• Children and teens who spend a lot of time with their grandparents may be less likely than peers who don’t to have negative and stereotypical ideas about the elderly
  • 1,151 youth ranging in age from 7 to 16 years about the time they spent with grandparents as well as their opinions about aging and the elderly
  • 7 to 9 years old, expressed the most prejudice and kids from 10 to 12 years old had the most acceptance and tolerance
  • Young people with grandparents in poor health were more likely to believe negative stereotypes about the elderly than children and teens with healthier grandparents.
  • Horovitz, B. (2018, April 11). Is there such a thing as normal aging? Kaiser Health News. Retrieved from https://khn.org/news/is-there-such-a-thing-as-normal-aging/
    • 50’s: Stamina Decreases
      • Takes longer to bounce back from illness or injury
      • Slight cognitive slowdown
    • 60’s: Susceptibility Increases
      • Hearing loss common (especially for men)
      • Odds of suffering from Dementia doubles every 5 years starting at 65
      • Slowing of information retrieval
    • 70’s: Chronic Conditions Fester
      • Hypertension, Diabetes, Dementia
      • Losing Bone and muscle mass
      • Lose height, strength, and weight
      • Increase of medication intake
    • 80s: Fear of Falling Grows
      • More likely to spend time in hospital due to hip or knee replacement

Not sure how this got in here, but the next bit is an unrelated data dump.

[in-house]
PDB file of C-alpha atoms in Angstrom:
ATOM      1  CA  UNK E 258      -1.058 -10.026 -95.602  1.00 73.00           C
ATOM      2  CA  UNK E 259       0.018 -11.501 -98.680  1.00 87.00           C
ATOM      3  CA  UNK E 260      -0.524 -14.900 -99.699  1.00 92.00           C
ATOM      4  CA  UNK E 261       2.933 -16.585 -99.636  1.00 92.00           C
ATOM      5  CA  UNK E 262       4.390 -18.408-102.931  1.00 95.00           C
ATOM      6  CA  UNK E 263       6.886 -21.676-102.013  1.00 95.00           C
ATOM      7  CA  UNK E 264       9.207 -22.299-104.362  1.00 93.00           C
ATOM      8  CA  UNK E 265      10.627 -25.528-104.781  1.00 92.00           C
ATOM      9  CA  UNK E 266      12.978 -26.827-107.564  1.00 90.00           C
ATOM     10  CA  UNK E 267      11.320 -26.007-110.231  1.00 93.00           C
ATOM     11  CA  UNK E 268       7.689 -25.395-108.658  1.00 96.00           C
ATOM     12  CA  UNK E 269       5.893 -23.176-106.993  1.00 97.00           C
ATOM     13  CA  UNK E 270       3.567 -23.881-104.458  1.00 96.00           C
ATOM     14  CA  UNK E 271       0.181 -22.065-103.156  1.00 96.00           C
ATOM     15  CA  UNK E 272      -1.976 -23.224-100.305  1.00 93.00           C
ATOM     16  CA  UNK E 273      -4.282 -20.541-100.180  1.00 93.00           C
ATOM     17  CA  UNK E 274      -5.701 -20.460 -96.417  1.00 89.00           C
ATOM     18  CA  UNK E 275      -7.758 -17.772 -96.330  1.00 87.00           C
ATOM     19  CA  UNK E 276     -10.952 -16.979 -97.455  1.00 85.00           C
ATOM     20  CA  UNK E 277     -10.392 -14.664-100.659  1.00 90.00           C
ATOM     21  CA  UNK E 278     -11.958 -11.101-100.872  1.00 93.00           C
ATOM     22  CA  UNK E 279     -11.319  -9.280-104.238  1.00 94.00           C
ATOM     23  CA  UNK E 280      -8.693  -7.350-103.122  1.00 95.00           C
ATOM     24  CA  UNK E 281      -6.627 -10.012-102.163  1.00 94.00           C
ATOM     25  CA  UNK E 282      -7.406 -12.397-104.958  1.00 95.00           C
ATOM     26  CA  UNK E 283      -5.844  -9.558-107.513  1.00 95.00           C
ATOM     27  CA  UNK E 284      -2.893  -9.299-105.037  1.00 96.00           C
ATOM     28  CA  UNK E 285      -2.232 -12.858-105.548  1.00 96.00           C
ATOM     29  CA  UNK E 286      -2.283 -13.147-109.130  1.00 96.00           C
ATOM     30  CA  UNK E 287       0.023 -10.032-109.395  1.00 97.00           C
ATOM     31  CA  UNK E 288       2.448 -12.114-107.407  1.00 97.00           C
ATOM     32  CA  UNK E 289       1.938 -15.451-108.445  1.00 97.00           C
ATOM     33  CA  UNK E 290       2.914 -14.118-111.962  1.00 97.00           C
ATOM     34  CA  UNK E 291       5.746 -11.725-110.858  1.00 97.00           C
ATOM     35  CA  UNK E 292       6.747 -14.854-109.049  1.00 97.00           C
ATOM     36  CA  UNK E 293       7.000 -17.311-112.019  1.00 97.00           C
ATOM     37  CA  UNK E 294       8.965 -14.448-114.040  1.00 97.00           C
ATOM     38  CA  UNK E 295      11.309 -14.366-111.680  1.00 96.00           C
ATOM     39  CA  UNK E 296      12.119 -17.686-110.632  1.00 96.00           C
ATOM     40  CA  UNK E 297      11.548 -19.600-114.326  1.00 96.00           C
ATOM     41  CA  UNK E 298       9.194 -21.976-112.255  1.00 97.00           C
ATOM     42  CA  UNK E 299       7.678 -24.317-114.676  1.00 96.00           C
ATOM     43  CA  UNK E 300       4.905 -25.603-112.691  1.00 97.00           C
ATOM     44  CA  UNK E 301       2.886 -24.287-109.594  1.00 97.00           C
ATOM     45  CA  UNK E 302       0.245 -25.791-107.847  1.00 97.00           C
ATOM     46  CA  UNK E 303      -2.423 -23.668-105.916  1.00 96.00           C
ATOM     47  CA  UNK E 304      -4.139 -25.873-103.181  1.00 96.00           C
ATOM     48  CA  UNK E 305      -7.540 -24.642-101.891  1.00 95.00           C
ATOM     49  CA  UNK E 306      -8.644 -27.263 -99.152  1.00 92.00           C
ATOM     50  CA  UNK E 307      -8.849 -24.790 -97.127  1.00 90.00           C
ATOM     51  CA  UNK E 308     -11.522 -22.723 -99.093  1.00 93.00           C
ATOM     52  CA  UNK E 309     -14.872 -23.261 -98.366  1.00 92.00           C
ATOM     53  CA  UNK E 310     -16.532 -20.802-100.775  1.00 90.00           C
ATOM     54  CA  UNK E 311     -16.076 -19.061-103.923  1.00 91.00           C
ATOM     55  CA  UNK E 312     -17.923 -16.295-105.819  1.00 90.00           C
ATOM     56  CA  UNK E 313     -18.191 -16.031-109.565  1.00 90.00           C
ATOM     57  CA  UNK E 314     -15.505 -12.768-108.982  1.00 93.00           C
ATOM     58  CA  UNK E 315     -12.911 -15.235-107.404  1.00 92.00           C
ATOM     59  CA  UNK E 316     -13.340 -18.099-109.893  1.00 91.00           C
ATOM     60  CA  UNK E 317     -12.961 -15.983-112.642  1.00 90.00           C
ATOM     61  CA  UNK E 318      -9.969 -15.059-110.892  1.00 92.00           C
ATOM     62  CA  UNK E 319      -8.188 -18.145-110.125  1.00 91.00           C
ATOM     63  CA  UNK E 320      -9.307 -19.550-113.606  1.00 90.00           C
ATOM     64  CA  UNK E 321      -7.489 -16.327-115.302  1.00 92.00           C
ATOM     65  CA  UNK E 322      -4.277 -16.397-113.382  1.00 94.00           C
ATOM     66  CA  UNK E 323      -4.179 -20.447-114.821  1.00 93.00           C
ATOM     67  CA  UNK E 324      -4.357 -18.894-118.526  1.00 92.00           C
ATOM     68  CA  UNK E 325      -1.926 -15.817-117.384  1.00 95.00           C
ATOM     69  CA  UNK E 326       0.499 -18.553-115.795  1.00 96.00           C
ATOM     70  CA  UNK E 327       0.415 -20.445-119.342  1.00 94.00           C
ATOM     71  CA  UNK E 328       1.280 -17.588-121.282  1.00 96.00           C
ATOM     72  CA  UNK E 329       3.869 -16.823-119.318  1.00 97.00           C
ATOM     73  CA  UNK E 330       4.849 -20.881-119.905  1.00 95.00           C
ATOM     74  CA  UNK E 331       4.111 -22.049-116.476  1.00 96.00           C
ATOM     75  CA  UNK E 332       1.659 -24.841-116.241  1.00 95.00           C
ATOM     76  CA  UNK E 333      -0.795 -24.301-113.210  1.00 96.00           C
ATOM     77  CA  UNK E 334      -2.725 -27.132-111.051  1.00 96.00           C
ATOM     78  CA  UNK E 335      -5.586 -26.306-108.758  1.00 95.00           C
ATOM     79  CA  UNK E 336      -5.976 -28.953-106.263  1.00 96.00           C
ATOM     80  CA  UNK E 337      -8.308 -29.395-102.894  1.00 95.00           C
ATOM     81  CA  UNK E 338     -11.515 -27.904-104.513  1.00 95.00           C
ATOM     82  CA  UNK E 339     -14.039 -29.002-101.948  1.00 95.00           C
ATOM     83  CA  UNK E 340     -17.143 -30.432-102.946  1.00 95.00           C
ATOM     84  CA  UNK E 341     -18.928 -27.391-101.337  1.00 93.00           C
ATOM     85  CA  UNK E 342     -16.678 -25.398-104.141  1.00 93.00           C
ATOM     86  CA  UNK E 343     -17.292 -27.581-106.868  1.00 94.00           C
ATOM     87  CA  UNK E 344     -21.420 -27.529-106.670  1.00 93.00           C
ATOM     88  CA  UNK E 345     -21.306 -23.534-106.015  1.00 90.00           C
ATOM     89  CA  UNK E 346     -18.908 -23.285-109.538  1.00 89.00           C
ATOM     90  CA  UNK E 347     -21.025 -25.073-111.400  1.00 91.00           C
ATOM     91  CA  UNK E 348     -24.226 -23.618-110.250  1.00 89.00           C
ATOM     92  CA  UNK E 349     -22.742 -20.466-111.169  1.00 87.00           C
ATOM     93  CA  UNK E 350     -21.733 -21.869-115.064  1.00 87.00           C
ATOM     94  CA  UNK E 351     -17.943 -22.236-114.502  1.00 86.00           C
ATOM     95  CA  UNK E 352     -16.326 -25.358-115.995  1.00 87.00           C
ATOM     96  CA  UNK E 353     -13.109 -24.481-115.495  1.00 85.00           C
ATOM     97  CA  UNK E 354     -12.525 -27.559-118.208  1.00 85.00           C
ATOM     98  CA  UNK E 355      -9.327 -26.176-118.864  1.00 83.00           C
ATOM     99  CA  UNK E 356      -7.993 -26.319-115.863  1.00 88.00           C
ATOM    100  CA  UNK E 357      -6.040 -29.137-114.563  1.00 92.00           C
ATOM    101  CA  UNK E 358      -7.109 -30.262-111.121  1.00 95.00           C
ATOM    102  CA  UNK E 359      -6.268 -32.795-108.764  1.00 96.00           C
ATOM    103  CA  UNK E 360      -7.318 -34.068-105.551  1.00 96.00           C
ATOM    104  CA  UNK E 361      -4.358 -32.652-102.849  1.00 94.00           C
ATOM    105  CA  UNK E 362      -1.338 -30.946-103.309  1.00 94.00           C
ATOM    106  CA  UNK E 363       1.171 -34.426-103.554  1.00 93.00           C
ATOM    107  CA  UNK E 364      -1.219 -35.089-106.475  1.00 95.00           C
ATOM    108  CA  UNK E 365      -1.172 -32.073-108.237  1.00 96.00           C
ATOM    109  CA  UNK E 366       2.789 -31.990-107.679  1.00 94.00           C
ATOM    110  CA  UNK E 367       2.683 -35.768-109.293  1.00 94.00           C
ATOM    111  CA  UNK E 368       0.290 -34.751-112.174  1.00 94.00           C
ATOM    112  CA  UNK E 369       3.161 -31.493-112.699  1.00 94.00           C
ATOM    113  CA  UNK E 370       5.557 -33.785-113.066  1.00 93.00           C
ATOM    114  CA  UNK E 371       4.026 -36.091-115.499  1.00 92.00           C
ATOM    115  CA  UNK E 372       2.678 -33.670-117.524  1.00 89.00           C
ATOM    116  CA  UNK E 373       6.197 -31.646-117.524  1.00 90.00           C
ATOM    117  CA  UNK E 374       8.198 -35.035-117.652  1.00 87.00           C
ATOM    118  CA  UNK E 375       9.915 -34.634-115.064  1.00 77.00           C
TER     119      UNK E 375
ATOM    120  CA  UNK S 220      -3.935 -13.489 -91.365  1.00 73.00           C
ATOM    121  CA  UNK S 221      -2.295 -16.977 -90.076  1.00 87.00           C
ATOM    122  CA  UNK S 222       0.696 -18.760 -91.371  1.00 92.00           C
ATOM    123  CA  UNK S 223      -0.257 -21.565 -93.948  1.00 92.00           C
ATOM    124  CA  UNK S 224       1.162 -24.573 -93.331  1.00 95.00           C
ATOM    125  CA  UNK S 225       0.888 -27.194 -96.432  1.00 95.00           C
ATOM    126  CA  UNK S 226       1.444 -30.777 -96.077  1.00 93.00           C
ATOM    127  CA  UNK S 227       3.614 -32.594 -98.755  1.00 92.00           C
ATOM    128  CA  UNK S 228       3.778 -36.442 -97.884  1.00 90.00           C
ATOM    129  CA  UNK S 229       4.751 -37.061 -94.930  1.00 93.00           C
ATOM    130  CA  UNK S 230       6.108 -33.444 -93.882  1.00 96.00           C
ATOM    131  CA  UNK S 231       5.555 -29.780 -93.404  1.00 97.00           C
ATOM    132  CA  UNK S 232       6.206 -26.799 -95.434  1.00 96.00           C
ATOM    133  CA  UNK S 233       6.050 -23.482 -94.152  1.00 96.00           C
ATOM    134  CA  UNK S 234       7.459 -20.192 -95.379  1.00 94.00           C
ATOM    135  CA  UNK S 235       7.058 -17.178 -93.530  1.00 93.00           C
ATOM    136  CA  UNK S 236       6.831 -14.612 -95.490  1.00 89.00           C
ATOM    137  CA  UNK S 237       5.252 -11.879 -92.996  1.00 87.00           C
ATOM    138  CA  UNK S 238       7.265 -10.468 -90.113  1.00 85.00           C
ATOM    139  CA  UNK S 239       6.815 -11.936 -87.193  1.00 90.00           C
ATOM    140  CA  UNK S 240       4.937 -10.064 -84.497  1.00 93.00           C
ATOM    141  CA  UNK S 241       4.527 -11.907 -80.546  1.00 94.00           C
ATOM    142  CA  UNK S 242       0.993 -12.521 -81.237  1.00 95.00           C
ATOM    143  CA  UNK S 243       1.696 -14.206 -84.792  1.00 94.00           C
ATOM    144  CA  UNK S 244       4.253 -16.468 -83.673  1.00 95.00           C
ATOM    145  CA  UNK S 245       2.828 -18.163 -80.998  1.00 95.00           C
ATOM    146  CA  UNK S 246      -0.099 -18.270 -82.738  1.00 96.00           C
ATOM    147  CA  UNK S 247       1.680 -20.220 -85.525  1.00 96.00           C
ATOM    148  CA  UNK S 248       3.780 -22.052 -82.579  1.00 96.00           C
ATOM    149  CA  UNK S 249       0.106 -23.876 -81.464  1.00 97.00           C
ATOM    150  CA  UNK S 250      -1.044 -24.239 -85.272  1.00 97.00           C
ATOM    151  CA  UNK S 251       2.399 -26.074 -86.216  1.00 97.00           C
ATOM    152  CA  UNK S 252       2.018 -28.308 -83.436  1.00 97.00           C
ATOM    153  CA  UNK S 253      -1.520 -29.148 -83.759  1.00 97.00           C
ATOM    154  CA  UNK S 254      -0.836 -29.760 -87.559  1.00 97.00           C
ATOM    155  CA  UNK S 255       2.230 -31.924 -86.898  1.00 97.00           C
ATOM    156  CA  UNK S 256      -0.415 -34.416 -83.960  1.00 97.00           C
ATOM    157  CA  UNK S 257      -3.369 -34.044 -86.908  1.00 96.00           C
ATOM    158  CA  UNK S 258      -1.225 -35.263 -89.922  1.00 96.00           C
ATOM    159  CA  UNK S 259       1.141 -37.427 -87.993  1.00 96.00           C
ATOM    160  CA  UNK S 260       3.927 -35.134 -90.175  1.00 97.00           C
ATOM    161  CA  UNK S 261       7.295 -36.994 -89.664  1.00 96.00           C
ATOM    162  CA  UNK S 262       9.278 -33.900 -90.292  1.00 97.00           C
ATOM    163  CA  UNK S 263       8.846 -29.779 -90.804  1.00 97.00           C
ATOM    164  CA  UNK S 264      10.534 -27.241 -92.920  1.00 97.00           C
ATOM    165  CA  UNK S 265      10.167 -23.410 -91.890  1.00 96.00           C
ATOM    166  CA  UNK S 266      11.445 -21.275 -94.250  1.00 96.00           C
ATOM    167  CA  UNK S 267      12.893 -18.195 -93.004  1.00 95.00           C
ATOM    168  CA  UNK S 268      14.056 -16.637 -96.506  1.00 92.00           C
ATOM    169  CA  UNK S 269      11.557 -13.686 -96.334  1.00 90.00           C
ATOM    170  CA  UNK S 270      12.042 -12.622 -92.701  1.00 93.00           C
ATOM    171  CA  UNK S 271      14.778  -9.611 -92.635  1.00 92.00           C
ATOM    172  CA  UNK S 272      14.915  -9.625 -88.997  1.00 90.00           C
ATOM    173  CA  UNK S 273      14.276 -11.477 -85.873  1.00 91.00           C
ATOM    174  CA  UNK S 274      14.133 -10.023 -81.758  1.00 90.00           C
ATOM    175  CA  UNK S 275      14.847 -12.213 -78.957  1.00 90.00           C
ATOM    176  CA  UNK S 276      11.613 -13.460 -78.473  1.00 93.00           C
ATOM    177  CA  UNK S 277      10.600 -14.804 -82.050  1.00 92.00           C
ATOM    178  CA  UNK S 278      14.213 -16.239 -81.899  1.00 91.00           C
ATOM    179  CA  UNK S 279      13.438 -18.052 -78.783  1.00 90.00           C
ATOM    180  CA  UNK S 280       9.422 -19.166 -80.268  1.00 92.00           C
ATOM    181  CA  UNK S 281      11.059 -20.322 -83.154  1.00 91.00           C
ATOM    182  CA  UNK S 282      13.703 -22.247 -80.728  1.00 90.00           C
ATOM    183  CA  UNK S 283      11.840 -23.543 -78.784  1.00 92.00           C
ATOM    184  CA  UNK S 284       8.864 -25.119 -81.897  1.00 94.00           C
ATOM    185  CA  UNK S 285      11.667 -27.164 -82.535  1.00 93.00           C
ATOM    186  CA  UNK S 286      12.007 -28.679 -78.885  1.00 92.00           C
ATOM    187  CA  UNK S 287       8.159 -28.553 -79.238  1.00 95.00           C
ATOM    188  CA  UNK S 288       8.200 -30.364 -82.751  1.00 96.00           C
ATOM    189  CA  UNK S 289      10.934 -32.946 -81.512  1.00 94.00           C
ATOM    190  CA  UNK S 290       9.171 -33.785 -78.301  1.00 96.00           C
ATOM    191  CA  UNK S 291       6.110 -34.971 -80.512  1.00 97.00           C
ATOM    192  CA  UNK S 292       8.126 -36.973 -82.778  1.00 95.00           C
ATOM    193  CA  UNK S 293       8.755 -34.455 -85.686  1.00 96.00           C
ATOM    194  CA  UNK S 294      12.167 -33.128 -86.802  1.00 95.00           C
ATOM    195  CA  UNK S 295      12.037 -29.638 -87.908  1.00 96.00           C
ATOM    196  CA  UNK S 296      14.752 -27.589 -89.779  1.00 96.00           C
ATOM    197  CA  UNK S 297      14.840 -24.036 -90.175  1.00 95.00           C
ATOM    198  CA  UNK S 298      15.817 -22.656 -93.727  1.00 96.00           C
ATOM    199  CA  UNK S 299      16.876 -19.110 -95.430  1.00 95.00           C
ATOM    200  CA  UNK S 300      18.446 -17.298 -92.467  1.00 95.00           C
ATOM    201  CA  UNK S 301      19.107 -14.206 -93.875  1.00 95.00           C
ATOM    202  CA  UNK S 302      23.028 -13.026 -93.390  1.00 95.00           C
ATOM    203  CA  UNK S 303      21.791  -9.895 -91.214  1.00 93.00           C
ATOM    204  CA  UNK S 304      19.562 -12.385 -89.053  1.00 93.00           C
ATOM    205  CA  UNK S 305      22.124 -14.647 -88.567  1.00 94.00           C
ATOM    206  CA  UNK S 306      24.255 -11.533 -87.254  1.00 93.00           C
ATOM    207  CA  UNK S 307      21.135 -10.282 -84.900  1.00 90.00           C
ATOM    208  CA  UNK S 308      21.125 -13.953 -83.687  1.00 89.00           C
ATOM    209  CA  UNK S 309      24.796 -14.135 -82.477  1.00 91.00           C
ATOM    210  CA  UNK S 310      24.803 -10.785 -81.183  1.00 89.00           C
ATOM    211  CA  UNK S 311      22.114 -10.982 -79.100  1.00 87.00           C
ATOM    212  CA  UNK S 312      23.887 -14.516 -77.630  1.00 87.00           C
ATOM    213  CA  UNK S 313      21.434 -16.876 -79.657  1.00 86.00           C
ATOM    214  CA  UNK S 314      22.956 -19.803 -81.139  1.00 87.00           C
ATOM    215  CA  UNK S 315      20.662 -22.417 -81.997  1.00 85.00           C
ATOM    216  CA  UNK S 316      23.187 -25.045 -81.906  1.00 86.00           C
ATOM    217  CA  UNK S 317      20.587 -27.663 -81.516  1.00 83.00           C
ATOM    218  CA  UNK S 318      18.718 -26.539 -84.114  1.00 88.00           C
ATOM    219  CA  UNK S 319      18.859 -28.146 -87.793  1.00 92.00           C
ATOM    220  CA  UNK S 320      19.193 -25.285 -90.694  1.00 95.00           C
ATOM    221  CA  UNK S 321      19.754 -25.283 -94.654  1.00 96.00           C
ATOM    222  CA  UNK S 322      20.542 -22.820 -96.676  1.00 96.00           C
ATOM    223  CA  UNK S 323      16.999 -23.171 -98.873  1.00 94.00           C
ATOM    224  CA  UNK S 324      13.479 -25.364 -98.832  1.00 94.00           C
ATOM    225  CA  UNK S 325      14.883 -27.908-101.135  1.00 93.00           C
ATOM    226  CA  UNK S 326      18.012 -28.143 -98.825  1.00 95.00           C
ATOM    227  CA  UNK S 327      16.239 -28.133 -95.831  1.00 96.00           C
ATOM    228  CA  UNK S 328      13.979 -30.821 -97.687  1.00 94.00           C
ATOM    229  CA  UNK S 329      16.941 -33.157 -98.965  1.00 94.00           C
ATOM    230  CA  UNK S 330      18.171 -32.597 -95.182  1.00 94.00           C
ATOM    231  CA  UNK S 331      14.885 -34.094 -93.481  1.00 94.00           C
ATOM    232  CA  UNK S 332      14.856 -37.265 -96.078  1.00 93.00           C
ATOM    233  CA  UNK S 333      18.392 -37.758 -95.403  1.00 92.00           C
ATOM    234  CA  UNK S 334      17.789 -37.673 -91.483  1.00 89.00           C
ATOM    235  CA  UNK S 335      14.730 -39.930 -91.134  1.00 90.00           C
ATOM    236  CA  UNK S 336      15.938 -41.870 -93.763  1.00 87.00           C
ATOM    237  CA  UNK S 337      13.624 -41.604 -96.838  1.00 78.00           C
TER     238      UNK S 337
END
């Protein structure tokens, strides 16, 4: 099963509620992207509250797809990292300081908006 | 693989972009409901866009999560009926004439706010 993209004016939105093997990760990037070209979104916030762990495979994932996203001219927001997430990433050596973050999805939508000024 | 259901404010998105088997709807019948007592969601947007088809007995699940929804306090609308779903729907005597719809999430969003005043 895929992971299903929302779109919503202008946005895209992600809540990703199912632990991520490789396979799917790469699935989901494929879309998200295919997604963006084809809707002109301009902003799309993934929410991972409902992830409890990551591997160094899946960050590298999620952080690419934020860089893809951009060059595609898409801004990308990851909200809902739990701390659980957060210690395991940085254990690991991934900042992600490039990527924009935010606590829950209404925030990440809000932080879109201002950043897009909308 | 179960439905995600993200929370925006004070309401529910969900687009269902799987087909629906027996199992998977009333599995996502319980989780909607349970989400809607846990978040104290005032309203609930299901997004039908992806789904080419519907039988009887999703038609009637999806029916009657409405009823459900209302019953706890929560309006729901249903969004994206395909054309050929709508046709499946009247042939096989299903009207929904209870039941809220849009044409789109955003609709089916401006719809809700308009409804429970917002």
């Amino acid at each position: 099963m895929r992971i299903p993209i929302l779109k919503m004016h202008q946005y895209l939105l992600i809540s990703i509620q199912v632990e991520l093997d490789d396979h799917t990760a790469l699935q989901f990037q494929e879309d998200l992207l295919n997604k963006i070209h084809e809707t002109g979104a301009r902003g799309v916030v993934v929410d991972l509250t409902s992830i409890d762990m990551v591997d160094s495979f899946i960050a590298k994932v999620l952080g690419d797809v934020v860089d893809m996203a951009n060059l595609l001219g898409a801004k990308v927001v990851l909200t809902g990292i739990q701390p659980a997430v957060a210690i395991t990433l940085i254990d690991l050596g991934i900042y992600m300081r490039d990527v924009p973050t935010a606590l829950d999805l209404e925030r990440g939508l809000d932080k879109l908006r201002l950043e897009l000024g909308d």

• Higher risk of falling
    • 90’s and Up: Relying on Others
      • 1 in 3 chance of exhibiting signs of Dementia
      • Tend to be more satisfied with their lives than younger people

Levy, B. R., Slade, M. D., Pietzrak, R. H., & Ferrucci, L. (2018). Positive age beliefs protect against dementia even among elders with high-risk gene. PLOS ONE, 13. https://doi.org/10.1371/journal.pone.0191004

  • Same as study listed above (how fighting ageism may lower demetia risk)
  • Goes into more details of the study and the statistics

Purdy, C. (2018, February 7). Cultures that respect the elderly have reduced risks of dementia. Quartz, Retrieved from https://qz.com

  • Cultural constructs around how people perceive age contribute to the development of dementia
  • The researchers found that the people with a more positive attitude toward aging had a 2.7% risk of developing dementia. Those with a more negative outlook had a 6.1% risk.